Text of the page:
Normal For Bridgwater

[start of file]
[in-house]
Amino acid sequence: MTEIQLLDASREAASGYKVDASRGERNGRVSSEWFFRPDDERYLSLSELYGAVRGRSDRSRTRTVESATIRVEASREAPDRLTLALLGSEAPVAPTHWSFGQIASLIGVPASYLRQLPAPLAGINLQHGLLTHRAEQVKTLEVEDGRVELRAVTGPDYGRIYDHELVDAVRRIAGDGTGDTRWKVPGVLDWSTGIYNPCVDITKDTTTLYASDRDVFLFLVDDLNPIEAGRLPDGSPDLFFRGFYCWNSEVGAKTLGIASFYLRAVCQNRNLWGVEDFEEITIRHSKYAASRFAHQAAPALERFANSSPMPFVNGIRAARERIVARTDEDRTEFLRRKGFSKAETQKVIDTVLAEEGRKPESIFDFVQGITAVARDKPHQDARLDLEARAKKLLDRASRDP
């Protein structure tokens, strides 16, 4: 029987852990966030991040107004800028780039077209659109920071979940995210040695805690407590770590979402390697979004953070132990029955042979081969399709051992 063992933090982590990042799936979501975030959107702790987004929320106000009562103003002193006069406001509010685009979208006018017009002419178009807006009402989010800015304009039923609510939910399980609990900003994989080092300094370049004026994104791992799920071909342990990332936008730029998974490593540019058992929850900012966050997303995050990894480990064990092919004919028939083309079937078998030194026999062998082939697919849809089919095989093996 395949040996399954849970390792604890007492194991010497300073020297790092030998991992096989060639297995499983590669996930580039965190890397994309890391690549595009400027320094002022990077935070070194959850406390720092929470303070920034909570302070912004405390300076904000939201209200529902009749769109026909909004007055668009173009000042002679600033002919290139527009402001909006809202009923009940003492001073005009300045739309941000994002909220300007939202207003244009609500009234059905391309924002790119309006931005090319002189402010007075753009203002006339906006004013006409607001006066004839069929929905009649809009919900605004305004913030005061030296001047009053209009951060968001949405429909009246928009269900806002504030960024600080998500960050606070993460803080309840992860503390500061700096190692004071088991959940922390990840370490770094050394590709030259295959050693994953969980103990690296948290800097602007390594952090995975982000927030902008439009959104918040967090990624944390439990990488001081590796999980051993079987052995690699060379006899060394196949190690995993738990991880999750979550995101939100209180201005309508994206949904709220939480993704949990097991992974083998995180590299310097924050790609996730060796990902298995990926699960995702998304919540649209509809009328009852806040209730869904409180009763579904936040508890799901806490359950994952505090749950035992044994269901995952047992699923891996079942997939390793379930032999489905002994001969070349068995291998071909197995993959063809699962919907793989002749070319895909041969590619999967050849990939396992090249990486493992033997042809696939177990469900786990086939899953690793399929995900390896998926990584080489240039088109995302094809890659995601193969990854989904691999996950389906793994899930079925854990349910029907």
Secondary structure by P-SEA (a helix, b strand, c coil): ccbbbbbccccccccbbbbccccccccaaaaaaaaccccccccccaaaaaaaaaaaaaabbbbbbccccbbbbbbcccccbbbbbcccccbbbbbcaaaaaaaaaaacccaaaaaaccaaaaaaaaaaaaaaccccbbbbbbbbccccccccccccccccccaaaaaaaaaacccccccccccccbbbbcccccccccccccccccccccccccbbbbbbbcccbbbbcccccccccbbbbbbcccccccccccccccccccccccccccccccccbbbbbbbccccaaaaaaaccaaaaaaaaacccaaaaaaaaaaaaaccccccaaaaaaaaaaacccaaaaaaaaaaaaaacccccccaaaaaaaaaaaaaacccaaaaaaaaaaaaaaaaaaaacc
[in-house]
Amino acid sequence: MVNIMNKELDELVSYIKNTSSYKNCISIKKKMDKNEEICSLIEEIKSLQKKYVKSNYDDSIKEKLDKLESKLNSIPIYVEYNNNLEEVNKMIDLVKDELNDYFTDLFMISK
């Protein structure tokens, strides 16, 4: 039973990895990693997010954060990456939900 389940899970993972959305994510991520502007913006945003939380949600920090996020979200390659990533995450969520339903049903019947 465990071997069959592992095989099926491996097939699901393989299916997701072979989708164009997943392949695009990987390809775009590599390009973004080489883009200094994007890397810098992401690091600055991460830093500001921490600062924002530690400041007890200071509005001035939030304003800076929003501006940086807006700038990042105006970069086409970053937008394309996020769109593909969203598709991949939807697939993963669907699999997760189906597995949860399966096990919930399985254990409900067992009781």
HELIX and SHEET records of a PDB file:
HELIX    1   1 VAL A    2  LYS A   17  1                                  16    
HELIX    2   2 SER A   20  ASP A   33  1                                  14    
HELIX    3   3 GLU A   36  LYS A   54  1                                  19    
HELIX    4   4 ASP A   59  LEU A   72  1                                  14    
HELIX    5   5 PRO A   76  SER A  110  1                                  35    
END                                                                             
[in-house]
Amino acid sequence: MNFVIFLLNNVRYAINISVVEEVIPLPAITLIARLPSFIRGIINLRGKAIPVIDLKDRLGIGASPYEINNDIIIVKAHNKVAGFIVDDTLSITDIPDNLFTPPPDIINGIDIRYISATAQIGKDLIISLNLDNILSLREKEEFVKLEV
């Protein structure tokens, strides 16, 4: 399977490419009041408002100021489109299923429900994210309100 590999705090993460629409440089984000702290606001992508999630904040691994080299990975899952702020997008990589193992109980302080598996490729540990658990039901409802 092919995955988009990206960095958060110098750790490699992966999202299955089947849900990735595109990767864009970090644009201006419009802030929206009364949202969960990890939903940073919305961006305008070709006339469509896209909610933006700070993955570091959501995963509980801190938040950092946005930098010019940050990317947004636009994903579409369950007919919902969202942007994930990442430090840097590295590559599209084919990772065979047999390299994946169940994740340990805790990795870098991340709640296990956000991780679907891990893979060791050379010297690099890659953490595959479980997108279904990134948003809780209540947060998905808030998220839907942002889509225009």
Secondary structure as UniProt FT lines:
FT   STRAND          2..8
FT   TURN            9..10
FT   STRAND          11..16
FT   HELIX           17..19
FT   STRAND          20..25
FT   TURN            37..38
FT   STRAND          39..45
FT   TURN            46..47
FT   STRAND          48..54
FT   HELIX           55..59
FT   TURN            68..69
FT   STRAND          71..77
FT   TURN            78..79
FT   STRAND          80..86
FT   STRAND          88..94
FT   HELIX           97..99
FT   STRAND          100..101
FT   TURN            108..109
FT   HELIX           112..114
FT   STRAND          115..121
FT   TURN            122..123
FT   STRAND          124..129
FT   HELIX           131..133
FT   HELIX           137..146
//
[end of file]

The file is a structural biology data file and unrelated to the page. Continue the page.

Peter Bruntnell’s Normal For Bridgwater was released in Europe last year. After some word-of-mouth buzz spread to the Yankee coast, it was released here. The reality is, his music is rooted in American music to begin with. Fans of the ever-popular alt-country movement will be happy. The only trouble is that it follows the formula laid down by Uncle Tupelo to a “T.” That isn’t to say the song quality isn’t here — Bruntnell holds up with the best of them. The bases are all covered, in compositions of pathos that teeter between country and rock (the album’s title supposedly refers to a doctor’s diagnosis of alcohol-related illnesses suffered by Bridgwater, England residents). The disc’s best track, “Forgiven,” is the most loyal to the alt-country movement. “By the Time My Head Gets to Phoenix” is reminiscent of the folk pop of the Jayhawks. “Lay Down This Curse” could be an outtake from Son Volt’s masterful work of roots rock, 1995’s Trace. The dilemma this presents: is such a faithful replication of great music an asset or a form of Muzak?